Lowcountry Chefs Launch Cookbook-Writing School

If you asked your favorite chef whether he or she works at a restaurant or at home, or if they would like to write their own cookbook, you would probably be told yes. However, many of these cooks don't because it can be a daunting task to write any book, much less one that requires a lot of instruction and pictures. After ten years of writing their own very successful cookbooks, our next guest and his brother decided to teach others how to do it within a two-day intensive workshop.

Matt Lee, co-founder of Cookbook Boot Camp, was raised in Charleston. In 2000, he and his brother started writing about food and travel. The Lee Brothers Southern Cookbook came out in 2006.

According to Lee, many people wanted to “pick his brain” on what all went into writing a cookbook. This led to the creation of the Cookbook Boot Camp, a two-day intensive workshop for professional chefs and others eager to publish cookbooks of quality. Lee says books have to have an identity. Who you are and how you describe yourself has a lot to do with the cookbook.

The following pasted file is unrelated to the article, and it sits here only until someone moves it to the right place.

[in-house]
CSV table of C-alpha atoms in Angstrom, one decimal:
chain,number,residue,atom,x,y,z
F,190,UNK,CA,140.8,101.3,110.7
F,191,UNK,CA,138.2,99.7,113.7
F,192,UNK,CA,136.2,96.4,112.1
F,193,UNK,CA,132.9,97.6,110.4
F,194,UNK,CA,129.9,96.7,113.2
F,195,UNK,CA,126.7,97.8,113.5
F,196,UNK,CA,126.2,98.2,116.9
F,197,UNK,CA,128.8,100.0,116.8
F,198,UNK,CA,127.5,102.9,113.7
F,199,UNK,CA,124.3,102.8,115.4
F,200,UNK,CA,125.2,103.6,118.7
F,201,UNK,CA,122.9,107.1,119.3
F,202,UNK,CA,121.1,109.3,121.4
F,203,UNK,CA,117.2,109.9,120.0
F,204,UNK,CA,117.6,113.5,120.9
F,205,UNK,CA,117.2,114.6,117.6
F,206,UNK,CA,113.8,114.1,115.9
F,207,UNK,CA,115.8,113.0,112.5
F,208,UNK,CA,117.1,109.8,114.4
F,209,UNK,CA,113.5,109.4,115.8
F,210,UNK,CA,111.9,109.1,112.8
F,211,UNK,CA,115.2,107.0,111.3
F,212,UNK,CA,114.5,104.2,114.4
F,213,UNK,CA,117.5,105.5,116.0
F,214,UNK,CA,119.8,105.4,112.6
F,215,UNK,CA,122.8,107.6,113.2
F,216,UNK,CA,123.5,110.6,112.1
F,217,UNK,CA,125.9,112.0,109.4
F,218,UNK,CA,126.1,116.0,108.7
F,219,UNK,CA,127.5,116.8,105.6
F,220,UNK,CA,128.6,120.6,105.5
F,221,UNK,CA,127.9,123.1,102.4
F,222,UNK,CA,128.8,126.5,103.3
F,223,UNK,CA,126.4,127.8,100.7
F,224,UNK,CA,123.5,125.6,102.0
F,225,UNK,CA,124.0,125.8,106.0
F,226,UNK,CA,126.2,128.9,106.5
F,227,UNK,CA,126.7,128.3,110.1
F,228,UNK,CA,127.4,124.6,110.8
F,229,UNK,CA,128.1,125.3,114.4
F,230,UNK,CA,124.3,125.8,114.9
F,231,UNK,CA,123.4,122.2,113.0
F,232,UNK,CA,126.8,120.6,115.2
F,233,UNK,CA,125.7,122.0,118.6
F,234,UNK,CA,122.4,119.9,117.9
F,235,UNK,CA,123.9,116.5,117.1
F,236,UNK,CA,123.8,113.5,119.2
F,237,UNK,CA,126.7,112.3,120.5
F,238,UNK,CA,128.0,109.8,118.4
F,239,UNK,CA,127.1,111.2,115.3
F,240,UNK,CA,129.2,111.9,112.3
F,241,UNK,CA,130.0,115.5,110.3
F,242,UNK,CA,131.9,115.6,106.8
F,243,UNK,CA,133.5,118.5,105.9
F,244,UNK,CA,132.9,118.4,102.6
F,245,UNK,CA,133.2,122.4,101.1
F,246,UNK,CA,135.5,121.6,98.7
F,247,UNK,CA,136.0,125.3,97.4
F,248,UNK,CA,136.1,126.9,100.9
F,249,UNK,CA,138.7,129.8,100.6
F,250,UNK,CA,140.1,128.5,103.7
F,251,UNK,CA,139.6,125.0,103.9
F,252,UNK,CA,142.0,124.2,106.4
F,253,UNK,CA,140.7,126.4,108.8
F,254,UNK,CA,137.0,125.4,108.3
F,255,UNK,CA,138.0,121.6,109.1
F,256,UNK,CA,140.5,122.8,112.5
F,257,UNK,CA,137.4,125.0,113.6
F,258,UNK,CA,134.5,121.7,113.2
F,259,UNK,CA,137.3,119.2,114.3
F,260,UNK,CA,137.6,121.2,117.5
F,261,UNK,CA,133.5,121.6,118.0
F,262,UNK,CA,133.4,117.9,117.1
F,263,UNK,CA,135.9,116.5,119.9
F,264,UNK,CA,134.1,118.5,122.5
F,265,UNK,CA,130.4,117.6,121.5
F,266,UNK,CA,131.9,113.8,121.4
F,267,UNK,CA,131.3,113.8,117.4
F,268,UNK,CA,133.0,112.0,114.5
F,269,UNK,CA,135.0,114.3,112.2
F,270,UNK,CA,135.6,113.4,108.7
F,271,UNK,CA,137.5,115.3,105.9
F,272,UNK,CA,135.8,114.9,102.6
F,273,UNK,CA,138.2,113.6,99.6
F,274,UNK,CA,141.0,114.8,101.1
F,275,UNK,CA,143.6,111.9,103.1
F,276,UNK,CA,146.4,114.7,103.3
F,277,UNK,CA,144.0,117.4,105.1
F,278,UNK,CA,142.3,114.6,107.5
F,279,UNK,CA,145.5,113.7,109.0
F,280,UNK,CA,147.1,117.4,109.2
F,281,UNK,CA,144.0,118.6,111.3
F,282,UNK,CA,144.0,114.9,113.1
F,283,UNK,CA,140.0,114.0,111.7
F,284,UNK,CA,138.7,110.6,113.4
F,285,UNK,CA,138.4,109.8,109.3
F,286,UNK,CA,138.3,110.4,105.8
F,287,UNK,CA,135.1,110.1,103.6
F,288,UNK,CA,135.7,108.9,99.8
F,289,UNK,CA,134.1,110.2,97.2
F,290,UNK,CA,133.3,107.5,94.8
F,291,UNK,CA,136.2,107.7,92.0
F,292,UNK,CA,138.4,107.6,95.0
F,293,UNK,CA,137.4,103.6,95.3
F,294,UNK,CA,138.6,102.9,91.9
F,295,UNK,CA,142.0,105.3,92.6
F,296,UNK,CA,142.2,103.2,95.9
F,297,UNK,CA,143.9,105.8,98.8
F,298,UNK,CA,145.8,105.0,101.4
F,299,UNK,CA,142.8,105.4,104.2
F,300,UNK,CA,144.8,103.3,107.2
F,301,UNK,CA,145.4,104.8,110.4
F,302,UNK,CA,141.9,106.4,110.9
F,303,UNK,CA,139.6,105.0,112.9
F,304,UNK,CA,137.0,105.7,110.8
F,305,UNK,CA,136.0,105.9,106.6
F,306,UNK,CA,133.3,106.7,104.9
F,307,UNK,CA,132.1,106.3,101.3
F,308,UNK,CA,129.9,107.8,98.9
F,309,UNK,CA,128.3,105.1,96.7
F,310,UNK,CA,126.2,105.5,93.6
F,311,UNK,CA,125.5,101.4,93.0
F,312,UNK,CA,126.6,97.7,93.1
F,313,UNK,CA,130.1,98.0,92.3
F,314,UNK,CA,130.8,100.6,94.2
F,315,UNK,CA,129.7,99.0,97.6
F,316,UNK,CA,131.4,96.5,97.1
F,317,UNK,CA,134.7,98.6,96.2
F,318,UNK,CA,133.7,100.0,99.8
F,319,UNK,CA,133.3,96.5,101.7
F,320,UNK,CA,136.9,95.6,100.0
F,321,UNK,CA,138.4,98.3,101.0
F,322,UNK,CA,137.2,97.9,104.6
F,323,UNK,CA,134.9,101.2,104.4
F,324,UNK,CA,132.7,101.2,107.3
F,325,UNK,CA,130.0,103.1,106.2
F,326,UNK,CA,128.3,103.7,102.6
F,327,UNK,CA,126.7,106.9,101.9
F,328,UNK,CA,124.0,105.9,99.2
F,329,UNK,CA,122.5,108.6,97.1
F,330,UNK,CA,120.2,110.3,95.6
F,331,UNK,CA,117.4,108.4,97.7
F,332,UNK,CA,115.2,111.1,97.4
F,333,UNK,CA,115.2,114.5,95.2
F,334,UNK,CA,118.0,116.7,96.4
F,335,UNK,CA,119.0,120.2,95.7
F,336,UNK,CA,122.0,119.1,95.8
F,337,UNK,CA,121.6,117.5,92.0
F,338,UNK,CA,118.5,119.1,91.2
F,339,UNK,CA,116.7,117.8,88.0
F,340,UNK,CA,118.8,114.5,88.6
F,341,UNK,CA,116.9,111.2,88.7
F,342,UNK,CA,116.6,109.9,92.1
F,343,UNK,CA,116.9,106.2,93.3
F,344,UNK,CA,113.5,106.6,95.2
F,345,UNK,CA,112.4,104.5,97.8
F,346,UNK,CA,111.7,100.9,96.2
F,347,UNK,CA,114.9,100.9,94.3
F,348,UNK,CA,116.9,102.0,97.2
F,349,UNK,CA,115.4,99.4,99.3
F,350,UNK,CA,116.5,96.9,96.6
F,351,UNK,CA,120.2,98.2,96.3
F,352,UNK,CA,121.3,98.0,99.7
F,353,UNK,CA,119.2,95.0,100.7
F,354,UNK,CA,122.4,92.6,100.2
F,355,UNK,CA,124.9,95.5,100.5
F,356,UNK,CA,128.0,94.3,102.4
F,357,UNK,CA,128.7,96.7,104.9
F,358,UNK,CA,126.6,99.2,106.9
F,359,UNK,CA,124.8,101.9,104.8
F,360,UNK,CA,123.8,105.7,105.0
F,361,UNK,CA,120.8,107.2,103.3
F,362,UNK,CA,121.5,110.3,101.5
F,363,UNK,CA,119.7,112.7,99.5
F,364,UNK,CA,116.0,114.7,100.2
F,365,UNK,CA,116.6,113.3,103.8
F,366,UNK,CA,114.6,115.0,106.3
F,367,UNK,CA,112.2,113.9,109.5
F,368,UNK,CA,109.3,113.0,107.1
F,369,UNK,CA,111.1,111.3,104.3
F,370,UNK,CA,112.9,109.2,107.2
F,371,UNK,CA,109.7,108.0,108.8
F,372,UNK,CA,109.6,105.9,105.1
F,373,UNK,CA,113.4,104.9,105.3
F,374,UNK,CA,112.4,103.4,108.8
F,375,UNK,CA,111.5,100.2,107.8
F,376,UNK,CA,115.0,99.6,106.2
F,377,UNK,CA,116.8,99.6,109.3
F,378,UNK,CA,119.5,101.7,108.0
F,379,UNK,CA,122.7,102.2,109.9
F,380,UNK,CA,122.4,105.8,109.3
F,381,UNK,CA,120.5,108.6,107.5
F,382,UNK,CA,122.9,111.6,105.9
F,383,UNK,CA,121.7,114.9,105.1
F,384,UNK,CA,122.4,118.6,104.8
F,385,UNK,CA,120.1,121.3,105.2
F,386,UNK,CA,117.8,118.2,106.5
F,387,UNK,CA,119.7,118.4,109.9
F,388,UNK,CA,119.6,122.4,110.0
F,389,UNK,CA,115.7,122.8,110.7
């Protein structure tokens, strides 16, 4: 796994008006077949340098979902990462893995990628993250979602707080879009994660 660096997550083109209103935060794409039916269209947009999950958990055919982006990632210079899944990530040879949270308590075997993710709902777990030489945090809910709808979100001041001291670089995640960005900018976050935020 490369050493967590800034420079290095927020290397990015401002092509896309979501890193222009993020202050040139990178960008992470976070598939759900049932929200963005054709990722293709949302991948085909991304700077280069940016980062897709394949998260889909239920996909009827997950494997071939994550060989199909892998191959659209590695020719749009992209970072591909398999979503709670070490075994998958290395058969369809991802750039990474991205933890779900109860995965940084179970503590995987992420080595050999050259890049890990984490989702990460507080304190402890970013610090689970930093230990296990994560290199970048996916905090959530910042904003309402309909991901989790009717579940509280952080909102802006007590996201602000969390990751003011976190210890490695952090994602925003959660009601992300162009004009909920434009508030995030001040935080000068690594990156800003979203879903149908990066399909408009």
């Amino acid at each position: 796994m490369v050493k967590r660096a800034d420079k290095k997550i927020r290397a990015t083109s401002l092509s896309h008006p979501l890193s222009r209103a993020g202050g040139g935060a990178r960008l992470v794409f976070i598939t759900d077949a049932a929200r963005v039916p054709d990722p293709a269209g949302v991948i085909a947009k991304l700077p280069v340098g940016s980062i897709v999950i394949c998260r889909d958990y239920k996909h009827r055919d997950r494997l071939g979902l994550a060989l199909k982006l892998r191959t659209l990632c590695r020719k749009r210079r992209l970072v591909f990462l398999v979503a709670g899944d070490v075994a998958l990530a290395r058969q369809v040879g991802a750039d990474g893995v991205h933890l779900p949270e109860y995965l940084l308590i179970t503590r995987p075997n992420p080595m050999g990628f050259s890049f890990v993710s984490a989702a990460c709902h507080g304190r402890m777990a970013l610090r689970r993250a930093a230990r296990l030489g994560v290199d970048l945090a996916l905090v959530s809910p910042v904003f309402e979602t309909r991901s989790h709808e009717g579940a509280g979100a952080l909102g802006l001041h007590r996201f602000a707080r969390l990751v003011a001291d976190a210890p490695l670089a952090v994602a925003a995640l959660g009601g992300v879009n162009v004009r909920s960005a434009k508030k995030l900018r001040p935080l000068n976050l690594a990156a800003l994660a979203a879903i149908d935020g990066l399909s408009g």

“A cookbook is typically sold on a cookbook proposal, which could be no more than a few paragraphs. An average cookbook proposal is about 30 pages, but that’s the type of project you could complete in a couple weeks.”

According to Lee, knowing a little marketing never hurts. “The one thing that publishers do bring to the table, most expertly, that is very hard for privately published books to do is the distribution thing.”

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